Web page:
On the 70th anniversary of the United Nations (UN) in September 2015, heads of state and delegates gathered at the UN headquarters in New York and adopted the 2030 Agenda for Sustainable Development. This comprehensive sustainability framework was built on the basis of the historical experiences of human society and a shared expectation for the future. It presents a blueprint for countries to pursue global sustainable development in the next 15 years. The 17 Sustainable Development Goals (SDGs) incorporate various social, economic, environmental, and developmental targets and indicators, and have been endorsed by all countries with respective national implementation plans.
With the advancement of science, technology, and innovation (STI) accelerating, there is a growing international consensus that STI must play a key role in facilitating the implementation of SDGs. To this end, the UN established the “Technology Facilitation Mechanism” to bring together scientific communities, policy makers, business sectors, and other stakeholders for their collective ideas, insights, knowledge, and wisdom to build societies that are harmonious with the environment. The Chinese Academy of Sciences (CAS), being a member of the international scientific community, has been mobilizing its research capacities for action.
The SDGs consist of 17 goals, 169 targets, and over 230 indicators. Countries have different and very diverse development contexts. The key to success for one goal is often linked to solving issues associated with other goals. The SDGs thus constitute a vast development system that is complicated, diverse, dynamic, and interconnected. There are four major challenges in the implementation of the United Nations (UN) Sustainable Development Goals (SDGs), including: (1) missing data and the evolution of SDG indicators, (2) complementary and non-complementary interconnections between different SDGs, (3) complicated and varied problems in quantifying and monitoring indicators within different national and local contexts, and (4) difficulties in modeling indicators to monitor SDGs. Particularly, the main challenge in monitoring progress relates to the lack of data available for the development of indicators, and this lack of data has been identified for nearly half of indicators. The full implementation of SDGs will be hampered if these problems and challenges are not effectively resolved.
As an important aspect of technological innovation today, big data is bringing new tools and methodologies to scientific research. Based on Earth science, information science, and space science, Big Earth Data derives and integrates data from spatial Earth observations as well as terrestrial, oceanic, atmospheric, and human activity data from other sources. Big Earth Data is therefore characterized in terms of massive quantity, multiple sources, heterogeneous structure, and high complexity. Big Earth Data can also be non-stationary, unstructured, multi-temporal, and multi-dimensional. Effective use of Big Earth Data has offered a new key to generating knowledge about planet Earth, playing a major role in promoting sustainable development.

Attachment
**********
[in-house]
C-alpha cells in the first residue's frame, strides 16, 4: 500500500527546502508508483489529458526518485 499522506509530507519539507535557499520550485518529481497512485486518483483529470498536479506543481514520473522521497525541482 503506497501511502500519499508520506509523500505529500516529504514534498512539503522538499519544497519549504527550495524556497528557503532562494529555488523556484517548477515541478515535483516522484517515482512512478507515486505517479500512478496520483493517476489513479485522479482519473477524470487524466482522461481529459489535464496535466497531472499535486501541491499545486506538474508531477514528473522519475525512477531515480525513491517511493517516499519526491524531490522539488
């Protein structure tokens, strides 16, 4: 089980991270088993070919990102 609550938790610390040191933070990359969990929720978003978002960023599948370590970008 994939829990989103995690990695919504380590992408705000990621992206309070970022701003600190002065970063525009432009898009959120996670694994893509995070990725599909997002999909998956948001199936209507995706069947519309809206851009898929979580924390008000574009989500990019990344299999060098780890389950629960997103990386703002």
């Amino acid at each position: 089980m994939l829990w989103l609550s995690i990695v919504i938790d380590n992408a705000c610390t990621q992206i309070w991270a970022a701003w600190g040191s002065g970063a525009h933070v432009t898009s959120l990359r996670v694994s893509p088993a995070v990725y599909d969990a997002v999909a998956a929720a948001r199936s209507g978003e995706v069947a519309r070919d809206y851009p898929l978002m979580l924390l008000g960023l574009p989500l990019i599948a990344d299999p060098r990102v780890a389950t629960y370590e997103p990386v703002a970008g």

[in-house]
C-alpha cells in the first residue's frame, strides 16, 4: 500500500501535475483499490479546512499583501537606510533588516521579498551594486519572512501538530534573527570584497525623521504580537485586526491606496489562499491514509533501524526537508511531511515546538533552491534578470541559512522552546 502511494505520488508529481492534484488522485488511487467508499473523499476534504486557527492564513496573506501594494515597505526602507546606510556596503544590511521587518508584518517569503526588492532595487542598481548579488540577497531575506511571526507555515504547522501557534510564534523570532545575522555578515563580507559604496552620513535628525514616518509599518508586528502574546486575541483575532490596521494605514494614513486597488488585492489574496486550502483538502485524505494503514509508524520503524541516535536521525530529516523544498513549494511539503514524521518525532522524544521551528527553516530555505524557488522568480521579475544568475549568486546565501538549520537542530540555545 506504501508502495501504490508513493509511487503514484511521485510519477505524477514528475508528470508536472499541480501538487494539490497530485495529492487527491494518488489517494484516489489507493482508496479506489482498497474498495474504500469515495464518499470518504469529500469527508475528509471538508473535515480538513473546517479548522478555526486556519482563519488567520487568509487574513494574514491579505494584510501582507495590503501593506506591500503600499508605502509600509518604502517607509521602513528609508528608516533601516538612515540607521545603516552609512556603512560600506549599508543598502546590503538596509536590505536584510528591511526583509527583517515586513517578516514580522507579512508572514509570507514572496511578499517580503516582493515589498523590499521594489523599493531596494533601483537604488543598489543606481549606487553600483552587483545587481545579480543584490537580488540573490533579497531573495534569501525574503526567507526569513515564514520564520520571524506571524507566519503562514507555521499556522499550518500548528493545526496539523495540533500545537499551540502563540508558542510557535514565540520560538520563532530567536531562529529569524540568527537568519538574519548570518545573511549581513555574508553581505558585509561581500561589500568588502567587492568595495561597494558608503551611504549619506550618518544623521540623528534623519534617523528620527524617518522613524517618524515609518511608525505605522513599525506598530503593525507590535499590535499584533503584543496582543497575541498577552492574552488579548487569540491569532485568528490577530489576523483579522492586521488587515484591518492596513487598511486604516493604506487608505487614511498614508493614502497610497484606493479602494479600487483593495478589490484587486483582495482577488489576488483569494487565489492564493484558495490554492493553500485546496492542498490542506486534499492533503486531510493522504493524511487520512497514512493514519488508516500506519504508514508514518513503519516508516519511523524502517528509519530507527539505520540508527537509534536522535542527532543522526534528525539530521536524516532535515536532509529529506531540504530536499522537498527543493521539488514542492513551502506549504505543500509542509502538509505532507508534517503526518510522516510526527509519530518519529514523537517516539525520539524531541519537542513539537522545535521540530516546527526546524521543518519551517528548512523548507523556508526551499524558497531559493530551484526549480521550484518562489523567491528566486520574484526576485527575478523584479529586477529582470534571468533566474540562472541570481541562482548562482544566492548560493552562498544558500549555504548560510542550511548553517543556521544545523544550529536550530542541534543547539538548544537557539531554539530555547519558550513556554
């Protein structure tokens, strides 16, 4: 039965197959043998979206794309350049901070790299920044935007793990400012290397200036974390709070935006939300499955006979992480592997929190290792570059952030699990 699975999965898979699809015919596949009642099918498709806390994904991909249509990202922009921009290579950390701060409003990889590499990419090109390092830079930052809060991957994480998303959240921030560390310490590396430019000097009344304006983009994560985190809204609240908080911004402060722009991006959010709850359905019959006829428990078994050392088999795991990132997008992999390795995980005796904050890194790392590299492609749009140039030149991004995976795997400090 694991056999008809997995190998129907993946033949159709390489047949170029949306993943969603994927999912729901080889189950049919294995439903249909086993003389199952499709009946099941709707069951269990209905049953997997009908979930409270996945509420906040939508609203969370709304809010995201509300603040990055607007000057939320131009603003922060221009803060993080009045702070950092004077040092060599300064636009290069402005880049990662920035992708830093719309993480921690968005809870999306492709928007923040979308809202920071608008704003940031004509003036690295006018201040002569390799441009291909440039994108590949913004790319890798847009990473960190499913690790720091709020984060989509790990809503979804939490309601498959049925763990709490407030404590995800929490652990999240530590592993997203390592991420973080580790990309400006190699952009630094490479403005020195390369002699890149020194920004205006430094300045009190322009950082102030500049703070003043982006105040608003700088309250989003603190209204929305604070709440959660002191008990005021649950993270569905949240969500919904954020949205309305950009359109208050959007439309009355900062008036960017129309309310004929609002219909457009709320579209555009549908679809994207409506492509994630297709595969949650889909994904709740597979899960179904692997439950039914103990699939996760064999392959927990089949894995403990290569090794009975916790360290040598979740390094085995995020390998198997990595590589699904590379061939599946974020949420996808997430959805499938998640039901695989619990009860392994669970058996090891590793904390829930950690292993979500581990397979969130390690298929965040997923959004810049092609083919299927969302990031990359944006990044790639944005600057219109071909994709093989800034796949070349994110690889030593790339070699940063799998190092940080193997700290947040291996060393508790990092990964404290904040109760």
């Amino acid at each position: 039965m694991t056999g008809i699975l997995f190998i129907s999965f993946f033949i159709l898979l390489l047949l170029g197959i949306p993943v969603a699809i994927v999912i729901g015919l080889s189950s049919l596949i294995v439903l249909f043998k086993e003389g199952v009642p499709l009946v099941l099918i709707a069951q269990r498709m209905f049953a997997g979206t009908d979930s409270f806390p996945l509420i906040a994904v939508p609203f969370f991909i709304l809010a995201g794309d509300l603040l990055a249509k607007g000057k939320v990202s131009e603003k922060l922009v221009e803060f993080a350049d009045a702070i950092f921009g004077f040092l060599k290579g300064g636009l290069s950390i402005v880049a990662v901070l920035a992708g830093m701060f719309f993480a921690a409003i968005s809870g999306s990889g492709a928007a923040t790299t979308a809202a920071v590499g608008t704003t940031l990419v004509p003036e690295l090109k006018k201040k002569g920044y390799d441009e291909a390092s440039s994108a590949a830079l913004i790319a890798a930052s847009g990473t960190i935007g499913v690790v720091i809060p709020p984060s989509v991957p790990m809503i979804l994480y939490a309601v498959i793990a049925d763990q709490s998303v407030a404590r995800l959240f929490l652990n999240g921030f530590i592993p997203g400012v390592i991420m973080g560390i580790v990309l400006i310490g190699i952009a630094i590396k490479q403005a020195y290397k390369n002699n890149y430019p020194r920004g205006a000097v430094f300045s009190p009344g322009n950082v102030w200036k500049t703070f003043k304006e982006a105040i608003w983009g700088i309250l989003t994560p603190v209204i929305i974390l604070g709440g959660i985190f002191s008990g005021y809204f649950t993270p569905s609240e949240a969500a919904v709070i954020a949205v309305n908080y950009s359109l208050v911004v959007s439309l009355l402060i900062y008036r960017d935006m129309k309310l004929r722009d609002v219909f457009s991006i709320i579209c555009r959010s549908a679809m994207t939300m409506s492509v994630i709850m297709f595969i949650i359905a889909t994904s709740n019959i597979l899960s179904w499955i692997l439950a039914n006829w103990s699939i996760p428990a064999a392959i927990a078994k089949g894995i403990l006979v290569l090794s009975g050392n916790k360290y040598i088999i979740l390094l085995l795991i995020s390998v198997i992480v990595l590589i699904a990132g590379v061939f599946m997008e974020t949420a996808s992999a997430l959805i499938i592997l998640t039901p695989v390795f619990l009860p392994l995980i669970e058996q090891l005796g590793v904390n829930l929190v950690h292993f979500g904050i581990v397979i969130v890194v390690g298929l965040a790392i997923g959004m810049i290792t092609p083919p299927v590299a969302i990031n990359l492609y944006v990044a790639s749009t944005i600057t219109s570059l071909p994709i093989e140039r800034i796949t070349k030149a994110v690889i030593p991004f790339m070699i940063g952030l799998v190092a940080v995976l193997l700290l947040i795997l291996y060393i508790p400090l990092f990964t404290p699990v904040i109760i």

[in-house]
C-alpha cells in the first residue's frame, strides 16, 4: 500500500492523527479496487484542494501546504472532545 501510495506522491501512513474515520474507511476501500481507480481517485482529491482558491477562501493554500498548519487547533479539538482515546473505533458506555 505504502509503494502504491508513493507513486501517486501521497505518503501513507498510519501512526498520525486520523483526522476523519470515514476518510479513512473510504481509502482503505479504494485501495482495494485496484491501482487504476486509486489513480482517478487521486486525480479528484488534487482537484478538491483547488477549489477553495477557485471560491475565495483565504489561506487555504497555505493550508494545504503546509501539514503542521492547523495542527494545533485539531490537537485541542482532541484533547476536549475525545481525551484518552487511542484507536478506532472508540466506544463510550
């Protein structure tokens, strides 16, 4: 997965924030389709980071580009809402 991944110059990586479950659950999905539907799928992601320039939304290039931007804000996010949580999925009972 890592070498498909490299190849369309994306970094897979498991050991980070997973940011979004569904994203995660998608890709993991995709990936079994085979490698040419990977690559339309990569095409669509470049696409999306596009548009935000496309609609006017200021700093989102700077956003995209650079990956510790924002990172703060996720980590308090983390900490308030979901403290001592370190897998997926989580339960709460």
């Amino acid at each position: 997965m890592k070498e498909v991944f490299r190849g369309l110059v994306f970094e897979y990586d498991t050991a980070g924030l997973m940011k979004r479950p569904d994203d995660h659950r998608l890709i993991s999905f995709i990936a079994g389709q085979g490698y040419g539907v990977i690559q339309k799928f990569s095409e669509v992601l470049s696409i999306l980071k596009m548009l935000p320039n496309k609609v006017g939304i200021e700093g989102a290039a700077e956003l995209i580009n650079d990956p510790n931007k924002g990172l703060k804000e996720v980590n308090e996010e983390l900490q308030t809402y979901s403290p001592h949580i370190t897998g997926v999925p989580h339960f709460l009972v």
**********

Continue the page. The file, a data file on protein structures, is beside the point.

To this end, the Chinese Academy of Sciences (CAS) launched the “Big Earth Data Science Engineering Program” (CASEarth) in early 2018, and took SDGs as one of its top priorities. The main objectives for CASEarth to serve SDGs include converting Big Earth Data into SDG-related information, providing decision support for SDG implementation, constructing a Big Earth Data integration system for SDG indicators, and investigating the inter-linkages among different components of the Earth system. CASEarth concentrates on six SDGs, including: SDG 2 (Zero Hunger), SDG 6 (Clean Water and Sanitation), SDG 11 (Sustainable Cities and Communities), SDG 13 (Climate Action), SDG 14 (Life below Water) and SDG 15 (Life on Land).
CASEarth supports SDG indicators in three major ways. (1) Big Earth Data is used to fill in missing data and provide new sources of data for evaluation. (2) New methodologies are created to evaluate SDGs on the basis of Big Earth Data technologies and models. (3) CASEarth provides practice cases of Big Earth Data for SDGs, and aids in monitoring the progress of SDG indicators. CASEarth relies on novel methods for multi-source data acquisition, cloud data analysis, and artificial intelligence technologies to study cases at different scales. These methods also aid in developing global and regional SDG indicator assessment systems based on Big Earth Data for global and national appraisal and reporting.
The TFM is an important machine for achieving SDGs, fully concurring with China’s concept of and strategy for STI for sustainable development. Big Earth Data as an innovative technology has great potential to this end. It is the plan of CASEarth to continue research on SDGs and publish a report on Big Earth Data in Support of the Sustainable Development Goals every year. For this perspective, CASEarth warmly welcomes cooperation from all research partners, both in China and around the world.